COLUMN-Lead, a market desperately seeking a good story – by Andy Home (Reuters India – January 9, 2015)

Jan 9 (Reuters) – Lead was the second worst performer among the major industrial metals traded on the London Metal Exchange (LME) last year. It was close but copper, which came under sustained bear attack over the closing weeks of 2014, just pipped it for the booby prize.

Unglamorous lead is now trading consistently below the $1,900-per tonne level, its weakest performance since the third quarter of 2012.

It’s also trading at a discount of more than $300 per tonne to “sister metal” zinc, so called because both have historically been produced at the same mines.

Trading lead and zinc as a relative value pair is a favoured past-time on the LME “Street” but the gap between the two is now as wide as it’s been since the end of 2008.


Lead’s relative under-performance has caused a good deal of head-scratching among analysts. Or at least those analysts who still care, because this market’s real stand-out feature over the last year or so has been collective apathy.

LME lead volumes slipped another 0.5 percent last year after tumbling by 9.4 percent in 2013. It was the only major LME-traded metal to have experienced two consecutive years of lower trading volumes, something of a stand-out given total volumes grew by 6.7 percent in 2013 and by another 3.5 percent in 2014.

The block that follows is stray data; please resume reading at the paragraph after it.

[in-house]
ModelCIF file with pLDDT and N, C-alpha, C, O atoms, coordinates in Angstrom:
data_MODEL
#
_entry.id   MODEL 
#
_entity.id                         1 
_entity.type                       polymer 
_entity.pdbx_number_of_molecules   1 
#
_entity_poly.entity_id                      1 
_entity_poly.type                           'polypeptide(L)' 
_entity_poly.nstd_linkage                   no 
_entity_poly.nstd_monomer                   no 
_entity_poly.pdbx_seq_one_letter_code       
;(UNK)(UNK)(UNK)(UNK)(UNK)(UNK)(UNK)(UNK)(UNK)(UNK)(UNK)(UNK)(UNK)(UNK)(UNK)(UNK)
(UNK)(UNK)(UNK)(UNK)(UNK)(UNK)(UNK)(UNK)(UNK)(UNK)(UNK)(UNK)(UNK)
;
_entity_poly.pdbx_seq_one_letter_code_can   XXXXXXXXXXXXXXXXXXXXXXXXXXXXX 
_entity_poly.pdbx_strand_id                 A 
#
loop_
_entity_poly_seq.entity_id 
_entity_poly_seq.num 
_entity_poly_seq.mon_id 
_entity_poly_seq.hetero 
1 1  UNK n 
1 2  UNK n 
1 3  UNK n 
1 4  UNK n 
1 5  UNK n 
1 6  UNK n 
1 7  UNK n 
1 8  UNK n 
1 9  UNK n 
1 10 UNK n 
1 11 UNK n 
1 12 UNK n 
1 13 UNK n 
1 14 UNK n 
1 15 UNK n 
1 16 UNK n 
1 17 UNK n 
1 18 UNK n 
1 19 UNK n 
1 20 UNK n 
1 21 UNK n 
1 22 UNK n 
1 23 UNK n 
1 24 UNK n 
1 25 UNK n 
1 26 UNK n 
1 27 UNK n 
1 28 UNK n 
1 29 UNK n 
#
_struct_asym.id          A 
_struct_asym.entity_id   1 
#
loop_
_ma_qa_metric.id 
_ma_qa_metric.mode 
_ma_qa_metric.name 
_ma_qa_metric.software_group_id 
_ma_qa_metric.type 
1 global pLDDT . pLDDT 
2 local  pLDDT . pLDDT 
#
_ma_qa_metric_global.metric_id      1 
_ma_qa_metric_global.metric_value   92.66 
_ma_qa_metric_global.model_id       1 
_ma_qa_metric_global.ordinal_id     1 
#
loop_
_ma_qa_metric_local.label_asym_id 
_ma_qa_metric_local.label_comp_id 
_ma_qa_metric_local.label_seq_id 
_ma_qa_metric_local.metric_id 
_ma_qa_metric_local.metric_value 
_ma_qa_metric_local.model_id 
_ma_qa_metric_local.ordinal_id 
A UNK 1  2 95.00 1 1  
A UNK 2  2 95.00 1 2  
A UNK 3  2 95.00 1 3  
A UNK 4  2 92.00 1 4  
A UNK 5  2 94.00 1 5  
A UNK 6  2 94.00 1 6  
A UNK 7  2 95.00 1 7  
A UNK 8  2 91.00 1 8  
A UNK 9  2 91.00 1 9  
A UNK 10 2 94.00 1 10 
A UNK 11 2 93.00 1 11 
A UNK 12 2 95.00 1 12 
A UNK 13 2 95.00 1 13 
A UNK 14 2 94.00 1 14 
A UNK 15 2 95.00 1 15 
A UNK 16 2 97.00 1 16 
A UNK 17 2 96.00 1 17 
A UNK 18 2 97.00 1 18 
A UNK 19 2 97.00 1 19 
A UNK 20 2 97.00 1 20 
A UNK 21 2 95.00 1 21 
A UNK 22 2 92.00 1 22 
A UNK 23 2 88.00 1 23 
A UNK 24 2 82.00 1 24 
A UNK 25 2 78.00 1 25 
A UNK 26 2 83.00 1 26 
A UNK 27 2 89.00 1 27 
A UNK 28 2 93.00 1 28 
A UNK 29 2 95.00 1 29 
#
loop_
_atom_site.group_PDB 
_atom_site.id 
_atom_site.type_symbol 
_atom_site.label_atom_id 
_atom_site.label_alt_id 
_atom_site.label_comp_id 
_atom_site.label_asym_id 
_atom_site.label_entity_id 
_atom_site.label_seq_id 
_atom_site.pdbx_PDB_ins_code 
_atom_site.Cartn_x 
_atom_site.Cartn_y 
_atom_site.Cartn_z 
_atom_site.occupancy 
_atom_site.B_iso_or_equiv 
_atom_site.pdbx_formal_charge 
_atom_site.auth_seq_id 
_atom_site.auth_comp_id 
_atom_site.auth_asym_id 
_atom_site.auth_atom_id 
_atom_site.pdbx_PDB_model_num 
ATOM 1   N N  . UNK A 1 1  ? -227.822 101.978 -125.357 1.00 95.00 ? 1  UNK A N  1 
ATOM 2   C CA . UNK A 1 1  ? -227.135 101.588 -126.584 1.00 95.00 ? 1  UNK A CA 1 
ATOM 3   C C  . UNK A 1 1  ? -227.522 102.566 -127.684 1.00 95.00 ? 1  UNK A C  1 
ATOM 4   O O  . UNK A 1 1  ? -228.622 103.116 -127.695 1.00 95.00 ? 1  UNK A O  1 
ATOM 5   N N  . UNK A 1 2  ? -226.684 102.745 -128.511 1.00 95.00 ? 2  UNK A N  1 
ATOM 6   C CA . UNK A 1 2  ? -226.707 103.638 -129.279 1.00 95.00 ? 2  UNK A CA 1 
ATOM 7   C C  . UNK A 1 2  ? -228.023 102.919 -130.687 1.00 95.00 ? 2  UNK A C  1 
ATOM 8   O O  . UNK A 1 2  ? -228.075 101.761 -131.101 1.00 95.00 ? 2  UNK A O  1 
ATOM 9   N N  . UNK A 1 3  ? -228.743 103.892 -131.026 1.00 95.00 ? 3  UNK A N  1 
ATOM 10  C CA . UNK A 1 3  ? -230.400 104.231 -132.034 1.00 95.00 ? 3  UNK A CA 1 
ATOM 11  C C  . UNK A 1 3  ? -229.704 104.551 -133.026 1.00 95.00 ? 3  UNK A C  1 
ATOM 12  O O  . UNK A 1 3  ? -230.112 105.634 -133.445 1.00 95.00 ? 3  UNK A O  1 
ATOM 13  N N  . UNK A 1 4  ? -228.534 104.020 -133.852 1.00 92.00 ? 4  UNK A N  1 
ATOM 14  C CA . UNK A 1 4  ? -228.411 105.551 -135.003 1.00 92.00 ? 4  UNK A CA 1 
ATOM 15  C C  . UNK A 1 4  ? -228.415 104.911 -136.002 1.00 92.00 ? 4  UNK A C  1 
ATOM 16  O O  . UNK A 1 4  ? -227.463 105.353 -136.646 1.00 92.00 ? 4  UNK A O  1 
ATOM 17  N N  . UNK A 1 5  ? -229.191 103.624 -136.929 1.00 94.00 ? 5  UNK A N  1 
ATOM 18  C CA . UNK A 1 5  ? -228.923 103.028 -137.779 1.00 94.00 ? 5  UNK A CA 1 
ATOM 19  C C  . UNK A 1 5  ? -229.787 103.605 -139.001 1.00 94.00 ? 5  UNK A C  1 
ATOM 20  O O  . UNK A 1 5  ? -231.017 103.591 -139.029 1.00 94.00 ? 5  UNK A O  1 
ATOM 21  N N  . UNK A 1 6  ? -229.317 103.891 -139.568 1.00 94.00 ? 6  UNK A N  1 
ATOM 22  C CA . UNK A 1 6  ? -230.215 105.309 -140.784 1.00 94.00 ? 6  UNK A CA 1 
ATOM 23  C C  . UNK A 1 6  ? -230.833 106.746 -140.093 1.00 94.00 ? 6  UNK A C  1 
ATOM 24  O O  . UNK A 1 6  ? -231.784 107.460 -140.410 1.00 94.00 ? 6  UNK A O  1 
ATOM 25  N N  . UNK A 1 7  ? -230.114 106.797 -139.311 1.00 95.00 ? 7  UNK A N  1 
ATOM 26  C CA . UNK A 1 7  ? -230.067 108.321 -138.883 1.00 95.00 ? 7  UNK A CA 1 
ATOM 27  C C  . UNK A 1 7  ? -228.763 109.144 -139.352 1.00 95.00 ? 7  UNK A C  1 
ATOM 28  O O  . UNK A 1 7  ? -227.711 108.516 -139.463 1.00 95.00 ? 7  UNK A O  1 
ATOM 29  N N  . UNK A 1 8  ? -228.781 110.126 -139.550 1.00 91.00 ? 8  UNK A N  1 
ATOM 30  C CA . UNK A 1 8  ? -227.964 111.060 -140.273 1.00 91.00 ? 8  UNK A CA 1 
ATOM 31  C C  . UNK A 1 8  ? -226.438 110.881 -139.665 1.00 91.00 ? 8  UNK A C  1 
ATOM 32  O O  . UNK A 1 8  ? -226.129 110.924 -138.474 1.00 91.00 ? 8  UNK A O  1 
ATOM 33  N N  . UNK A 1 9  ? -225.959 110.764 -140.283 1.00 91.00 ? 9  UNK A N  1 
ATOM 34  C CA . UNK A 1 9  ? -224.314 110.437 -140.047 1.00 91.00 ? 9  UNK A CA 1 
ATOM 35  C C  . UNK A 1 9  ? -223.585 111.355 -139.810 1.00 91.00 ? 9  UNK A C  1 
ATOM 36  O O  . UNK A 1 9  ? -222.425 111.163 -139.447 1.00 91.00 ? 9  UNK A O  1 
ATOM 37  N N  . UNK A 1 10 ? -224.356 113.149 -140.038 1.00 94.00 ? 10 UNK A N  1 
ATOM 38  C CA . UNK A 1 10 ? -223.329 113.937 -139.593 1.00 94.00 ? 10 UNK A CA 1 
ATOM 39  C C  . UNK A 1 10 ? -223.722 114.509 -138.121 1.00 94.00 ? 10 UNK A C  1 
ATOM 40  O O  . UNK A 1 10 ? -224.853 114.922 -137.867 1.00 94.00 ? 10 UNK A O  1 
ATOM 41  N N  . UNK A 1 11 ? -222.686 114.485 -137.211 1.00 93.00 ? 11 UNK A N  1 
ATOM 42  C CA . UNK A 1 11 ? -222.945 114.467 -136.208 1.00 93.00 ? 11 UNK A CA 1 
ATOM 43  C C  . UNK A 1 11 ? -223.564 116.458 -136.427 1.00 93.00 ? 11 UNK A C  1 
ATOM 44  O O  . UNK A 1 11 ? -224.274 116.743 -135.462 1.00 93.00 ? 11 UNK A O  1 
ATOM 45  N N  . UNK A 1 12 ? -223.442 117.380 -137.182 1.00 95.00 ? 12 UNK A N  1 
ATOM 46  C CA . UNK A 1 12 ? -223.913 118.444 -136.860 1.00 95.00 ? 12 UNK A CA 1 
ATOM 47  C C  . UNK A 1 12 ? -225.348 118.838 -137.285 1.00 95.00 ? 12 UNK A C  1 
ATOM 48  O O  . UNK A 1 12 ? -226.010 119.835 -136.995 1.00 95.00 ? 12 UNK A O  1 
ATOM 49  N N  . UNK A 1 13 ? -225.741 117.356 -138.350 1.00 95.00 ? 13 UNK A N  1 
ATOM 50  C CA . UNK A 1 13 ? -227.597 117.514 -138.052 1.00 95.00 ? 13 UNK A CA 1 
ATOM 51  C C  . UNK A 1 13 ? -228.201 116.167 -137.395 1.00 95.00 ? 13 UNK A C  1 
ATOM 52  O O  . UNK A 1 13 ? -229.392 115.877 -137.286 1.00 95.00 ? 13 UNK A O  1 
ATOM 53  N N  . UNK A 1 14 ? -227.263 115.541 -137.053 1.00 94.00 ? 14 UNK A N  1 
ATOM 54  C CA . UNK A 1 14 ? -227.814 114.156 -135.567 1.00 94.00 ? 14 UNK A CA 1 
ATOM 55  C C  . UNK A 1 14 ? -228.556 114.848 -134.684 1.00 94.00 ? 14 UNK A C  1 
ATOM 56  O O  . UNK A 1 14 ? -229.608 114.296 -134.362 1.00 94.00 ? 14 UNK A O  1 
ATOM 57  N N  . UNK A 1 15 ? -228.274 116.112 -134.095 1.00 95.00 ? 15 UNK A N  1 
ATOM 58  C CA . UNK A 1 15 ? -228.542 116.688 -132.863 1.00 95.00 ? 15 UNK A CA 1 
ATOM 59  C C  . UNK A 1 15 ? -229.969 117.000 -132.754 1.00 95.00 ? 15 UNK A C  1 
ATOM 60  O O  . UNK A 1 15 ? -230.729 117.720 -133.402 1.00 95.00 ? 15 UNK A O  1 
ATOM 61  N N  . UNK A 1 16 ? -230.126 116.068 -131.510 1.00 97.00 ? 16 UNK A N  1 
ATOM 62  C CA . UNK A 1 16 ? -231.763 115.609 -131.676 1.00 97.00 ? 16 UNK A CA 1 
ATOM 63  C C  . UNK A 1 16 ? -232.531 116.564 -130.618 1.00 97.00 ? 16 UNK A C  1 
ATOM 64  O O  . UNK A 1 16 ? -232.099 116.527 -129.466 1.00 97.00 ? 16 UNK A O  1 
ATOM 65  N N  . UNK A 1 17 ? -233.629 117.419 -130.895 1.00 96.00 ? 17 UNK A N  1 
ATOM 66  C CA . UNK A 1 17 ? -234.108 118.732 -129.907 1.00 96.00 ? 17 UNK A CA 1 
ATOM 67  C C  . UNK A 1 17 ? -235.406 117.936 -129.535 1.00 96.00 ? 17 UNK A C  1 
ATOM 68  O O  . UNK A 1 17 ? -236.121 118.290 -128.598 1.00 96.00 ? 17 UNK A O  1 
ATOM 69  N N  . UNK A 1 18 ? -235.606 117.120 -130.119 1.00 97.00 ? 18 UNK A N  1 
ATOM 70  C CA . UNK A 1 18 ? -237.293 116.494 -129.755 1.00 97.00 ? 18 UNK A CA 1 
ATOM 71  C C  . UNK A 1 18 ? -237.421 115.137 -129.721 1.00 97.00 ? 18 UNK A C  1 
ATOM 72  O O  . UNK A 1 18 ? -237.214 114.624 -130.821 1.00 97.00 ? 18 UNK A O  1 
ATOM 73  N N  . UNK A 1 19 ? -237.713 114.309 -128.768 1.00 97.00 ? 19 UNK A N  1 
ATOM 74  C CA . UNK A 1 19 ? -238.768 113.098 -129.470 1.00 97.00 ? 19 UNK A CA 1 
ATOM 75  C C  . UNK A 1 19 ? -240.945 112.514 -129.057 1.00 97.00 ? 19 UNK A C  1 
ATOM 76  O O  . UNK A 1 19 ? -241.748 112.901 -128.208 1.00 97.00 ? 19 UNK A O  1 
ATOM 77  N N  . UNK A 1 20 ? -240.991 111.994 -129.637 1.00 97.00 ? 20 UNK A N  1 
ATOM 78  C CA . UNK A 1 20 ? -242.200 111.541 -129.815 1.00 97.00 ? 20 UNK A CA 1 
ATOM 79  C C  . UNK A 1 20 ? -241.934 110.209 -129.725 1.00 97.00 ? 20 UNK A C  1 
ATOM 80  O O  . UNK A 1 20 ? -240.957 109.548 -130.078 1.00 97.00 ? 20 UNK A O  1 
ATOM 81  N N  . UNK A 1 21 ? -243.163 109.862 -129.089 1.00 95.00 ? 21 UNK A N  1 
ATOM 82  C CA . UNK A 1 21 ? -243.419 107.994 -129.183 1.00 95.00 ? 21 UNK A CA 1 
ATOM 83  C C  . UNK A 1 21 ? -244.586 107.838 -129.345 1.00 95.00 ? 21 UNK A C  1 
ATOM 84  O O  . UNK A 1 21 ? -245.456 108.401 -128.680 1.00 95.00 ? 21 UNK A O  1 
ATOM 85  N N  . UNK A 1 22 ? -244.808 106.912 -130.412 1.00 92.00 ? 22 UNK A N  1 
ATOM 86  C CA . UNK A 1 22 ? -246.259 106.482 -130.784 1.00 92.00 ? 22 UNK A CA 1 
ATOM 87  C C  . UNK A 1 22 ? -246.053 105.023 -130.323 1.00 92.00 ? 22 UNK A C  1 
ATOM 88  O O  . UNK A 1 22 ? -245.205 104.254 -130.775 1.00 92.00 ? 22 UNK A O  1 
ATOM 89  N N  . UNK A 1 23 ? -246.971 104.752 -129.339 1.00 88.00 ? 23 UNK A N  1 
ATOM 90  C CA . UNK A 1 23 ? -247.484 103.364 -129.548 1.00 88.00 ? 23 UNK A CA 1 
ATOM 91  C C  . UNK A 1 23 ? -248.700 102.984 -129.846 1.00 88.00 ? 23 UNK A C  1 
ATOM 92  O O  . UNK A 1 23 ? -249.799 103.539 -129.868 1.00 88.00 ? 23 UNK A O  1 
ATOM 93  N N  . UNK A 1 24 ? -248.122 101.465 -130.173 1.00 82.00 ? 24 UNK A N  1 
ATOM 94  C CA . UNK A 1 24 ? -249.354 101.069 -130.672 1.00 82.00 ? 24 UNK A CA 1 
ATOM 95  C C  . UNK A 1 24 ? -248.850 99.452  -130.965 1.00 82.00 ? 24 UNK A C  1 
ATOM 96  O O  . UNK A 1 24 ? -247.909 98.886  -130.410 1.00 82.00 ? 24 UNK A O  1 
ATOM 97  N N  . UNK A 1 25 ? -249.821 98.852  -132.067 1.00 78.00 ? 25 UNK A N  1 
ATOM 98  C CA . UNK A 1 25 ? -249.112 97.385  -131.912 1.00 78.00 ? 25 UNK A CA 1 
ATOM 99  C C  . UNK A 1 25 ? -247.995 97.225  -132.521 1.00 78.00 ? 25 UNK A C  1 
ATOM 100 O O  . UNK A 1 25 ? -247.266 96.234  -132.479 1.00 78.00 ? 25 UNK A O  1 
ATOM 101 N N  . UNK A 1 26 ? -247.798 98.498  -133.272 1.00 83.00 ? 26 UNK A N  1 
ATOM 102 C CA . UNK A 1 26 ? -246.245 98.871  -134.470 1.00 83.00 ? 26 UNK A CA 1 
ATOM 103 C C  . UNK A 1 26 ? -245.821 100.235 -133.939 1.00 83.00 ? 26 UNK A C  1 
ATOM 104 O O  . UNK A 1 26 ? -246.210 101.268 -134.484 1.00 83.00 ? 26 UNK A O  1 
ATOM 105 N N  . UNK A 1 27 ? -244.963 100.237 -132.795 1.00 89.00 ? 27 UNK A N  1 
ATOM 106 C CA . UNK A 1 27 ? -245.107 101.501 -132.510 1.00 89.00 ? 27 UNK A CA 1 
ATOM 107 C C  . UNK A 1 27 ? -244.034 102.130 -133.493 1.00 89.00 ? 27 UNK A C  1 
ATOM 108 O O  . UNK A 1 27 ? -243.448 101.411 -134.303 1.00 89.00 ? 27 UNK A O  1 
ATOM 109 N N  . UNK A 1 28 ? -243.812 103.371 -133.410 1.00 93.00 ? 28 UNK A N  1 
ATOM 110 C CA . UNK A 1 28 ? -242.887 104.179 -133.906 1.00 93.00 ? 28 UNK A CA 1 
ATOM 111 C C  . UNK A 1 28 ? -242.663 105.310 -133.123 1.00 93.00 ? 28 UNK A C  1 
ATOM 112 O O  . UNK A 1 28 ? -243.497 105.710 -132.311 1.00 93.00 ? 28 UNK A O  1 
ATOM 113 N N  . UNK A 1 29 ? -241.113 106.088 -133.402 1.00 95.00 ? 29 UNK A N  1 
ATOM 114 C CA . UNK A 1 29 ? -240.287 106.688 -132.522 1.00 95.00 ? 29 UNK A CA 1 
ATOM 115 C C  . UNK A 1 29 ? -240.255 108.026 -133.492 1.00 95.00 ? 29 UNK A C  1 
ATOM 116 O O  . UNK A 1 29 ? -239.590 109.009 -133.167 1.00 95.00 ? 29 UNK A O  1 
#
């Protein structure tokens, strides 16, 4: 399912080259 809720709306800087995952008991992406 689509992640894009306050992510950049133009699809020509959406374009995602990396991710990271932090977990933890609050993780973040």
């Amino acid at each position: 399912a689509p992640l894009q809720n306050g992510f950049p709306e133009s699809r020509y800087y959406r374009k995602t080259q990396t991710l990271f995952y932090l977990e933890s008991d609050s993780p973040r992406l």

Even more stark has been the decline in open interest. It has been falling steadily since August last year and is currently grinding along at levels that have defined this market’s apathy low points over the last couple of years.

Lead’s problem is quite simple. It has no narrative.


Markets love a good story. And in commodity markets the story tends, as often as not, to come from the supply side.

Copper, for example, is currently the bears’ play-thing because of an expected swing to surplus this year as mine and refined supply overwhelm demand growth.

Zinc is in favour because of its compelling narrative of closing mines and resulting shift to raw materials deficit.

It doesn’t necessarily matter whether the narrative is “true”. What matters is that there is a narrative at all.

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